It depends on if the dog is staying with you, or if you have to travel to it. Call a few kennels, ask for quotes, & charge only a bit less

      • Cynthia Jones says:

        Good thinking 99. (Maxwell Smart quote).

        • TucsonPatty says:

          On the contrary, I think you charge *more* than the kennels do because you are providing a service they are unable to provide. You are traveling to the dog’s home, using your time and your gas or else you are using your home as a playground for that (hyperactive-furniture-leg-clothing destroying) dog. I watch animals for a friend, and it is a real service for them to not have to place the animal in a kennel. Sorry, Karen. Do you have a forwarding service? ; )

        • Cynthia Jones says:

          That’s true too. I know I would provide the very best service for both the dog and the human, so I suppose my only questioning should be. What kind of gain/reward am I going to provide for myself.

          This will be a 504 hour job.

          That’s a lot of hours. I need to look at it like that.

        • Laurinda says:

          It’s the old ‘Cutting People a Break Maneuver 99’
          I had a birdsitting business, & that’s how I priced it. I closed the business for a steady paycheck, but still have one client left. She refuses to let me go :-D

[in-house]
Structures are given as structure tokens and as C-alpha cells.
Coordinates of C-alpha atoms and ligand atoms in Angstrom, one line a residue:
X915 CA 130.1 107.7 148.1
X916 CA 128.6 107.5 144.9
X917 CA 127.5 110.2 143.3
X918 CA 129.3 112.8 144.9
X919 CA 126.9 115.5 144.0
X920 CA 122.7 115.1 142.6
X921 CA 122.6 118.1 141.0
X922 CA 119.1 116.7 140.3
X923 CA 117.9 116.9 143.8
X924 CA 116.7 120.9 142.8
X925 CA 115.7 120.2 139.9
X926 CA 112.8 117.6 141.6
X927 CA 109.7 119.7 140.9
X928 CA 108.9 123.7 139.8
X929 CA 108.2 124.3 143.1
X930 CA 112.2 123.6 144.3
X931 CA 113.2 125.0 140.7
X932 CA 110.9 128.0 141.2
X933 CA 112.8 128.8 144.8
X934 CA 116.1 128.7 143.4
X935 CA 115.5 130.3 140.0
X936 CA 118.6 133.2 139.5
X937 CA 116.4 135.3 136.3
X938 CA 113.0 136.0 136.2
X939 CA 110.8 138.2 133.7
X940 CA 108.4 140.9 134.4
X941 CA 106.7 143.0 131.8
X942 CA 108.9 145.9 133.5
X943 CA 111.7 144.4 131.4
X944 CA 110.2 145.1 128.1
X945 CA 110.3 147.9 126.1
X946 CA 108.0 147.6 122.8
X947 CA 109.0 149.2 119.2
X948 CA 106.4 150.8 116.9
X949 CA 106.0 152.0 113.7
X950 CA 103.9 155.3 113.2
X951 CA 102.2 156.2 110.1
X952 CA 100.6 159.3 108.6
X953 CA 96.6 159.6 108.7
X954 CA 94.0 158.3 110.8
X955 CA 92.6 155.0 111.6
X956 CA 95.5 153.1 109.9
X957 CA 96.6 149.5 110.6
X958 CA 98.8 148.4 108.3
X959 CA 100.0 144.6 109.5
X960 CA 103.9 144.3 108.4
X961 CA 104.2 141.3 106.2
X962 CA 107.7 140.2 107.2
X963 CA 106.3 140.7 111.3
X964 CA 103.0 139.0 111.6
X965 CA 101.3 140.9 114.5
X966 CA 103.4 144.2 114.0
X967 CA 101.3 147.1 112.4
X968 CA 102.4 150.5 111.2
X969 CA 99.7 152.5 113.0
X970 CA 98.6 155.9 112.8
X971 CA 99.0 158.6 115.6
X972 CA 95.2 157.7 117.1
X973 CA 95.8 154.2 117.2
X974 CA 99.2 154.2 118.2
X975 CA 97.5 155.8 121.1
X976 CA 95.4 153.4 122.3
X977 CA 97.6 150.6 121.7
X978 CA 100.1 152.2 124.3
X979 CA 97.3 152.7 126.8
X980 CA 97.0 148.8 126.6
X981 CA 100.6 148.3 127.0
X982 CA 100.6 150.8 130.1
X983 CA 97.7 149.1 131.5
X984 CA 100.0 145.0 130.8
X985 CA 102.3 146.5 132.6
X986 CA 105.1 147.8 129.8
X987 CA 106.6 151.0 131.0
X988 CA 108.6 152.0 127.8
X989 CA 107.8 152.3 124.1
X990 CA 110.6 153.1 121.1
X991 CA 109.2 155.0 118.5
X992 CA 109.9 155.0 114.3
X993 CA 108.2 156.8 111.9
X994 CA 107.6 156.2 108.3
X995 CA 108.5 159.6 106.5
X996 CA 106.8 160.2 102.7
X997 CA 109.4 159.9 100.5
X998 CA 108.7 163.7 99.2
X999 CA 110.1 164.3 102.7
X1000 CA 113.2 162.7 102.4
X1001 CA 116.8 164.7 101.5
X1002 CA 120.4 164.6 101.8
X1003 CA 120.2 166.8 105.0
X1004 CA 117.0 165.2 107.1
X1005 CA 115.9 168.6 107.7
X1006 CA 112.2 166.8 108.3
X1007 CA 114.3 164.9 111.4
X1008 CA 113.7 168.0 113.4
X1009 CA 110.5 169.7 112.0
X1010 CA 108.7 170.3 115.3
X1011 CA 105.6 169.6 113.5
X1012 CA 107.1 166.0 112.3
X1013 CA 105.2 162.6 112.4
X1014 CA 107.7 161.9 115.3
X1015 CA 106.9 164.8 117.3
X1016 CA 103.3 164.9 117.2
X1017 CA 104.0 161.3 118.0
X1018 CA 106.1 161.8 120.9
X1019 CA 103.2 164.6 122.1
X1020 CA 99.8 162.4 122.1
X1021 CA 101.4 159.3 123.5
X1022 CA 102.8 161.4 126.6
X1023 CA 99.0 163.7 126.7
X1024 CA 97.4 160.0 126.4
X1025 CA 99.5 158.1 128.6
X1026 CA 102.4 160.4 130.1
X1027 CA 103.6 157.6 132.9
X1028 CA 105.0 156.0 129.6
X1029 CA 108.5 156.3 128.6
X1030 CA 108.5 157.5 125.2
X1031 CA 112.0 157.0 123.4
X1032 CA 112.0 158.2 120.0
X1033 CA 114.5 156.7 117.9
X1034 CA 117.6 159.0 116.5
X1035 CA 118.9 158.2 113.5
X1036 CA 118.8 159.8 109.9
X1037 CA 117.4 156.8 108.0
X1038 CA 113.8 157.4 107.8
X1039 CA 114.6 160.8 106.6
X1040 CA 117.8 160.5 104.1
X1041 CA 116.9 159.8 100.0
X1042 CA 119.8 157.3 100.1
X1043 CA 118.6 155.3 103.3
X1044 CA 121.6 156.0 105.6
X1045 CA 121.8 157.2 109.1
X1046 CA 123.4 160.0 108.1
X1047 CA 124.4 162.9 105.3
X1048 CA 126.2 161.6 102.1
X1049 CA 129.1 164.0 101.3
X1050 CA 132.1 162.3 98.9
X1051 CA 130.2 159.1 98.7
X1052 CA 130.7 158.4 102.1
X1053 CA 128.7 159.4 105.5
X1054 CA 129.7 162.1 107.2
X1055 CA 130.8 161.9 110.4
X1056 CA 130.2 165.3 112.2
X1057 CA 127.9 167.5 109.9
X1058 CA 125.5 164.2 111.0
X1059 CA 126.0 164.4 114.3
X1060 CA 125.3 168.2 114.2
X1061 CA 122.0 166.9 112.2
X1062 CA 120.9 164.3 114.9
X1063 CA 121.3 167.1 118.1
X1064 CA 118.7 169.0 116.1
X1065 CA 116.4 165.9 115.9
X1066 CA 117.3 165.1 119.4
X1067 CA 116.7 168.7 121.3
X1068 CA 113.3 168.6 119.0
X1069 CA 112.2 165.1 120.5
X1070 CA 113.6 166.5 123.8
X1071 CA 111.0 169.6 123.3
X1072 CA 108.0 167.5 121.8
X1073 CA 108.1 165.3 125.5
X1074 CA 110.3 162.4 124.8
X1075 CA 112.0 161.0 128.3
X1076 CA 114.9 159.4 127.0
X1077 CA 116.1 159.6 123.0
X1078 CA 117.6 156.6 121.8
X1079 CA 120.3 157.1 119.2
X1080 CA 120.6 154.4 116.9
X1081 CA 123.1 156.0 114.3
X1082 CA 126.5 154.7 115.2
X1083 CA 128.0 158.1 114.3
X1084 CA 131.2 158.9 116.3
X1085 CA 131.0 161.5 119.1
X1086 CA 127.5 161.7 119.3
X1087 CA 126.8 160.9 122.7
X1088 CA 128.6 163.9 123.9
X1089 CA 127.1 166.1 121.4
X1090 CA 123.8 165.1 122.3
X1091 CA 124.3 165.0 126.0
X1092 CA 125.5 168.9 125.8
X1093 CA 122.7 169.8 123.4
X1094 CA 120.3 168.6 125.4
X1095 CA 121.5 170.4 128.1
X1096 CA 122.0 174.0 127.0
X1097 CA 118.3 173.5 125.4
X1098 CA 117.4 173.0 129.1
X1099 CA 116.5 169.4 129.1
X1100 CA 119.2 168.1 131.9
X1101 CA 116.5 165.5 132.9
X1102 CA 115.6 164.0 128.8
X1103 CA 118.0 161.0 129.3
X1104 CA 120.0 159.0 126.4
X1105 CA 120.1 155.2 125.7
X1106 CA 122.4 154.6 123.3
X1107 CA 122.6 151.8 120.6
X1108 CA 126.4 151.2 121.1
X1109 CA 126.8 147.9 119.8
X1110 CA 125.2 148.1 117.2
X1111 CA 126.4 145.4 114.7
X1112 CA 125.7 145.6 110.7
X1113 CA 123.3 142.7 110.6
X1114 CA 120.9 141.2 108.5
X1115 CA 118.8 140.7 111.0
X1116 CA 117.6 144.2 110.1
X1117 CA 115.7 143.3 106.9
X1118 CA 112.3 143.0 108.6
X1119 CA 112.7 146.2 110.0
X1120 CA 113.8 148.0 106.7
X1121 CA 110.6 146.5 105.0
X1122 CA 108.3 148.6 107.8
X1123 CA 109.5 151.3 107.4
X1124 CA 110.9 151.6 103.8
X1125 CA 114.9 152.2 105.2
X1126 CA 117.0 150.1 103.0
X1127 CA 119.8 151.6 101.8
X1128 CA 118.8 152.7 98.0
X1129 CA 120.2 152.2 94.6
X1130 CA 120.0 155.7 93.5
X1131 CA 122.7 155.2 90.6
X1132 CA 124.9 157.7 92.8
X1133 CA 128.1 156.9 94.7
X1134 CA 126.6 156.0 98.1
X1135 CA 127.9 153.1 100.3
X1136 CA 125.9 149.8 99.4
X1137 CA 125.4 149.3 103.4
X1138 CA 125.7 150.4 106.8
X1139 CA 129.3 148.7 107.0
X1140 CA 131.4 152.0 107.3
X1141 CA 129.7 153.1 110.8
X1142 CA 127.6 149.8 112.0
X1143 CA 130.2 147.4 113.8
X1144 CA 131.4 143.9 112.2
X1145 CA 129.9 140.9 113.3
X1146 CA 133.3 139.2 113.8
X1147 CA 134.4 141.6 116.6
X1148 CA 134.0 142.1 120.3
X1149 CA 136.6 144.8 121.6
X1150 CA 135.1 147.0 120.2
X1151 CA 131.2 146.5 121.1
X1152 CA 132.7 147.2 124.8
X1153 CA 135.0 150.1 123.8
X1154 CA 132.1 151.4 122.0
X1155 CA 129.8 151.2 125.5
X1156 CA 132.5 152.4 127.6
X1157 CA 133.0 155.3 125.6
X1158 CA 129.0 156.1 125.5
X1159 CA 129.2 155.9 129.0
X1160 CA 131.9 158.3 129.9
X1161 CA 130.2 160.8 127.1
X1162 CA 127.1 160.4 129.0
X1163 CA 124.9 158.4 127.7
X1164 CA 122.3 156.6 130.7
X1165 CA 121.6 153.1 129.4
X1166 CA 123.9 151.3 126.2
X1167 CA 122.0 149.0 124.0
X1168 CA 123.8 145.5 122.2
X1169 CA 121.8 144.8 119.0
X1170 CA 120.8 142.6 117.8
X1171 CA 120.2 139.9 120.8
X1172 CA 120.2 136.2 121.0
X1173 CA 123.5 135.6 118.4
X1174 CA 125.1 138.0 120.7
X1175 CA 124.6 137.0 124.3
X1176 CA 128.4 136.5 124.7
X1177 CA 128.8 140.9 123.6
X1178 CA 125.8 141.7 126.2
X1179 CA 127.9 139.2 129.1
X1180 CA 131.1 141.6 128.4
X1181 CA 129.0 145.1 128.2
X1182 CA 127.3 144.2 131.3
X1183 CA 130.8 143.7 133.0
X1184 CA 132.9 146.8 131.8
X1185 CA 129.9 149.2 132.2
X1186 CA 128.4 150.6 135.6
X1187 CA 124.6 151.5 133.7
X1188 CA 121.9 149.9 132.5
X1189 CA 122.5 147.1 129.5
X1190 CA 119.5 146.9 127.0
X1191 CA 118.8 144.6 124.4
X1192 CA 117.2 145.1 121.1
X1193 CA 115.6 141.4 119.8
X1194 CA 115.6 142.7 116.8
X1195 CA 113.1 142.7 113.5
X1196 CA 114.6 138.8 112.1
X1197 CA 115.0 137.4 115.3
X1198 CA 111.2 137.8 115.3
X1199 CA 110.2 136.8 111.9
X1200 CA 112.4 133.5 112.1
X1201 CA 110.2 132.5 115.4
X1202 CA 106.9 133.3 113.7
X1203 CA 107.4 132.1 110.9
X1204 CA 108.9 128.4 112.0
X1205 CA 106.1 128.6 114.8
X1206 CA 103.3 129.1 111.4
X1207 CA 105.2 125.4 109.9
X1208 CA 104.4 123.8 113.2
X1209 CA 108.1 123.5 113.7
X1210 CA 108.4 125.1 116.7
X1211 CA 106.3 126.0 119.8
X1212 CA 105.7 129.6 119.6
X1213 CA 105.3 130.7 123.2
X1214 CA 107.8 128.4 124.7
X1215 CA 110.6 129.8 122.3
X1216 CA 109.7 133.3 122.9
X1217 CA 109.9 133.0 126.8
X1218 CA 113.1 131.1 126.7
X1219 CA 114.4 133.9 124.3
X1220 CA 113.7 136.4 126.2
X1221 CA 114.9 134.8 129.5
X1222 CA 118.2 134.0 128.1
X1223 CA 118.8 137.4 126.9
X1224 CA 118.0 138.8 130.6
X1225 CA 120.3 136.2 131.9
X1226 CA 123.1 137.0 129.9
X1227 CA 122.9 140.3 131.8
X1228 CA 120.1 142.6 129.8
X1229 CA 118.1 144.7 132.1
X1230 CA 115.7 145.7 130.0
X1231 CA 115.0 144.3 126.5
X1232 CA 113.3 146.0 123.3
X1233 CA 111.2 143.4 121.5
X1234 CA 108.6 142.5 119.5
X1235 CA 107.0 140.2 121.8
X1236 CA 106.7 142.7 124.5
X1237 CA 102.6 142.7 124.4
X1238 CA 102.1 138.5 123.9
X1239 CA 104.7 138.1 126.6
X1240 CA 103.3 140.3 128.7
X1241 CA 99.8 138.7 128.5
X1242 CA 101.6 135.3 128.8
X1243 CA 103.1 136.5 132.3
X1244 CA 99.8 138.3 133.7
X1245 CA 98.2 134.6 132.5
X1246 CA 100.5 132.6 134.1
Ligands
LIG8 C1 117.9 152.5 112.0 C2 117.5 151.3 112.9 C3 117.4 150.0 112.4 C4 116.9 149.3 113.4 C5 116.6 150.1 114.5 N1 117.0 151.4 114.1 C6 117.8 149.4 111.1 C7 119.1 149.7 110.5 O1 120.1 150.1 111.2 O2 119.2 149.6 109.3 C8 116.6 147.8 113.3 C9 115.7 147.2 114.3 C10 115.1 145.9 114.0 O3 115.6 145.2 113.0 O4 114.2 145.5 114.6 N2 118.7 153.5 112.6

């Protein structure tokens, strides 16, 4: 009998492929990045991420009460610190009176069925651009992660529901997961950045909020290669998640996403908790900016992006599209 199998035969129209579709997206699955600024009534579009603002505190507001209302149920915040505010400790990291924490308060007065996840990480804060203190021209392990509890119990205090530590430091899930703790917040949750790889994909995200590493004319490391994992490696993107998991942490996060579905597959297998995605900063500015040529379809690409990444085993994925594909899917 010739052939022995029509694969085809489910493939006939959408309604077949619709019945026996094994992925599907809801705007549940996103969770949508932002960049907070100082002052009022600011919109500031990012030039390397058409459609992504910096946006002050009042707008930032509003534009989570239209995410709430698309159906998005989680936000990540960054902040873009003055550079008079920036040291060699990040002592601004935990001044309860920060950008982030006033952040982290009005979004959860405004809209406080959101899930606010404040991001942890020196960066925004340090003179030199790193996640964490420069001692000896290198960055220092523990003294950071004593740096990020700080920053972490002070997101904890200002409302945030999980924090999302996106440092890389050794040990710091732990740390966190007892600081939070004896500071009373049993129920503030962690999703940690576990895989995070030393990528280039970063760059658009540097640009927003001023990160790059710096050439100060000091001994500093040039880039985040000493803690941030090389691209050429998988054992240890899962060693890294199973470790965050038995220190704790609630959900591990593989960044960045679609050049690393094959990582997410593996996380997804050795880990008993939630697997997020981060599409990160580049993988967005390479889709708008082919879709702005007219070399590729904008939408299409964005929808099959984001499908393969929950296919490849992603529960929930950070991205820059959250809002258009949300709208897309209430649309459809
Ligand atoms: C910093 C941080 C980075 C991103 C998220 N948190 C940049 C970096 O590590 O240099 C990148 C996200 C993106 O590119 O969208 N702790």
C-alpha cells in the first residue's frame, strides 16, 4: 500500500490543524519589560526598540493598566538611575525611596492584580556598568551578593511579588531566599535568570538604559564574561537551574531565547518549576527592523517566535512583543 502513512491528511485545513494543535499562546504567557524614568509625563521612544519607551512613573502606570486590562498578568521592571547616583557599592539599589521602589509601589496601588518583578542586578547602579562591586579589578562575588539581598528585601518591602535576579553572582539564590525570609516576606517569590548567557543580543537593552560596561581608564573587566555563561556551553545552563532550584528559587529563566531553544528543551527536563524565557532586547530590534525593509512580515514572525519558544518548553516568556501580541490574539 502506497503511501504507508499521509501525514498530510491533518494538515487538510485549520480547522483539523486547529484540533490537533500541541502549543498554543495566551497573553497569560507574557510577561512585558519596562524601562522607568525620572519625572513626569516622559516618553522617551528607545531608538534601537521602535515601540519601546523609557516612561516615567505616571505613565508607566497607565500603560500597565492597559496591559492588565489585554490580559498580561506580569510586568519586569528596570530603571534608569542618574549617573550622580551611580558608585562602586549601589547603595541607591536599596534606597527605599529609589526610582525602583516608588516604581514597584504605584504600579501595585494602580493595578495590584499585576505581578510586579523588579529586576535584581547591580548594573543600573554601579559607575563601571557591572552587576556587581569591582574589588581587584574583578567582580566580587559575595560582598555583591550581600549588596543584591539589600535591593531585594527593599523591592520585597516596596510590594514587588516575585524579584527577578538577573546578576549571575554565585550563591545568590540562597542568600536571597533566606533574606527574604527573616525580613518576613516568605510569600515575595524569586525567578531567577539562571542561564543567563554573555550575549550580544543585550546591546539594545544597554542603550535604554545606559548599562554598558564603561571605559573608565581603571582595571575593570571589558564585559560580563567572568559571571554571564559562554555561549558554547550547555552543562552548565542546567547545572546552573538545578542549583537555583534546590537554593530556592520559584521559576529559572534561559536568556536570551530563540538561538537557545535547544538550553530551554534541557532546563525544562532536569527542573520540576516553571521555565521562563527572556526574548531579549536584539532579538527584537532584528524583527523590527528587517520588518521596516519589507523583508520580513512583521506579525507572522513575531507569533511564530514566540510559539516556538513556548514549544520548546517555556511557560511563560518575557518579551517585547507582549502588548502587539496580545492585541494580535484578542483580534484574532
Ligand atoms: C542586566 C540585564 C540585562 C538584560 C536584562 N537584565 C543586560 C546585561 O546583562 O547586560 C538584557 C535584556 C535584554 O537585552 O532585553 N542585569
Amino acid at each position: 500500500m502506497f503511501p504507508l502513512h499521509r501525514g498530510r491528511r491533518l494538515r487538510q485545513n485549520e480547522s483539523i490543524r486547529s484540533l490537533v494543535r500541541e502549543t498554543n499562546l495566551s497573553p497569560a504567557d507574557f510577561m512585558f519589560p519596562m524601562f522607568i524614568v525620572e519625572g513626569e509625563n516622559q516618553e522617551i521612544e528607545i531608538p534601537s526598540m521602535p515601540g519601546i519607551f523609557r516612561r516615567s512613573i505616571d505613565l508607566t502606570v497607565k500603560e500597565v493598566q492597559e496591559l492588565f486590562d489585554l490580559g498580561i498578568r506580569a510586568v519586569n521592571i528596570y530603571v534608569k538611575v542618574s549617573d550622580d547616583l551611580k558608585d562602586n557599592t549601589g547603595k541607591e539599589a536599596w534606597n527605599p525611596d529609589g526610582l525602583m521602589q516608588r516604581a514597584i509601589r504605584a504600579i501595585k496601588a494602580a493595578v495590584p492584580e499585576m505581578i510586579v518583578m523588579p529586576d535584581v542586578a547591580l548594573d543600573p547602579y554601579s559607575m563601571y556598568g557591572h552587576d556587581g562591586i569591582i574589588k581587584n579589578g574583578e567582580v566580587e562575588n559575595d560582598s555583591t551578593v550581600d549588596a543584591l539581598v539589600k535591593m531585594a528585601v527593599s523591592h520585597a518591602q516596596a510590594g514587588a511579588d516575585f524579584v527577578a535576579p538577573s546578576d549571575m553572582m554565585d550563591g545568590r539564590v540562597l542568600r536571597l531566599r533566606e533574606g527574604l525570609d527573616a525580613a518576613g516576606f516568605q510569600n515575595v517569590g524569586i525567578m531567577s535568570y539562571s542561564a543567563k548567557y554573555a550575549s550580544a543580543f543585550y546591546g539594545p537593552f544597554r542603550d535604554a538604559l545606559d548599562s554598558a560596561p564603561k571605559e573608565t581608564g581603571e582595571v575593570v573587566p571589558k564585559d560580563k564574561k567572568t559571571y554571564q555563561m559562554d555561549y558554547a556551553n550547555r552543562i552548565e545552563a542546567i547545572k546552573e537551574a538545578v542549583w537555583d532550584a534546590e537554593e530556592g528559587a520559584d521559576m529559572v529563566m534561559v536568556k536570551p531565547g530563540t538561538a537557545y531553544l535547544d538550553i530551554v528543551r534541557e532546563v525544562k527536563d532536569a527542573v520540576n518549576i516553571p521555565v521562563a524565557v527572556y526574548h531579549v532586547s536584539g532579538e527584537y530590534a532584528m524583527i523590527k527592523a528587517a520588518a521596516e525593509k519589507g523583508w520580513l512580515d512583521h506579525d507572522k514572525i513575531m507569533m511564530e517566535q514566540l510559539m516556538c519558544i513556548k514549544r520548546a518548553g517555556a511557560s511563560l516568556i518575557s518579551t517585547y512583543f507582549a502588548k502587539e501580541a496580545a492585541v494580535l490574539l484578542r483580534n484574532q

• Karen says:

      LOL. I have no idea. ~ karen!

    • Pam'a says:

      It sounds to me like you’re dreading it already. That’s not likely to change. This person is a stranger. So if you really want to be “kind to yourself,” just don’t do it!

    • Penny says:

      A stranger? Who owns a hyperactive, yappy dog? And she wants to get away from the annoying ball of fluff for three whole weeks? And did she ASK you to look after it?
      Unless she can PROVE that she has copies of that sex-tape you made, just laugh at her and walk away.

    • Shirleygail says:

      Remember to use a SOAP, not a dishwashing detergent. Detergent will burn, soap will not.

      Before you agree to look after the dog, please be sure you are up for the challenge. Otherwise, it’s not fair to the dog, or yourself. And if you do agree,
      please remember it was your choice, and the dog mustn’t suffer because you experience regret (and exhaustion) for agreeing. There are people who earn their living caring for dogs, that may be able to do some training work with him and send him home better behaved than when he arrived.

  30. Gayle'' says:

    I get it! I always had mildew on my zucchini, and it probably was because of all those stinkin’ unnecessary leaves. Thanks for the tip.

  31. TucsonPatty says:

    I always wondered what that powdery mildew looked like. Vinegar is an awesome mold and mildew eradicator (how about that word!) in all parts of your home, but I never thought of using it on plants. We get a nasty looking fungus-y thing on cactus here. I think I’ll try it! Thanks for the tip!

  32. Paula says:

    Good tip but I wish it had been sooner :( I planted some more but I don’t know if there will be enough time for them to grow. Oh well, I have my sights set on experimenting with season extension techniques.

Leave a Reply

Your email address will not be published. Required fields are marked *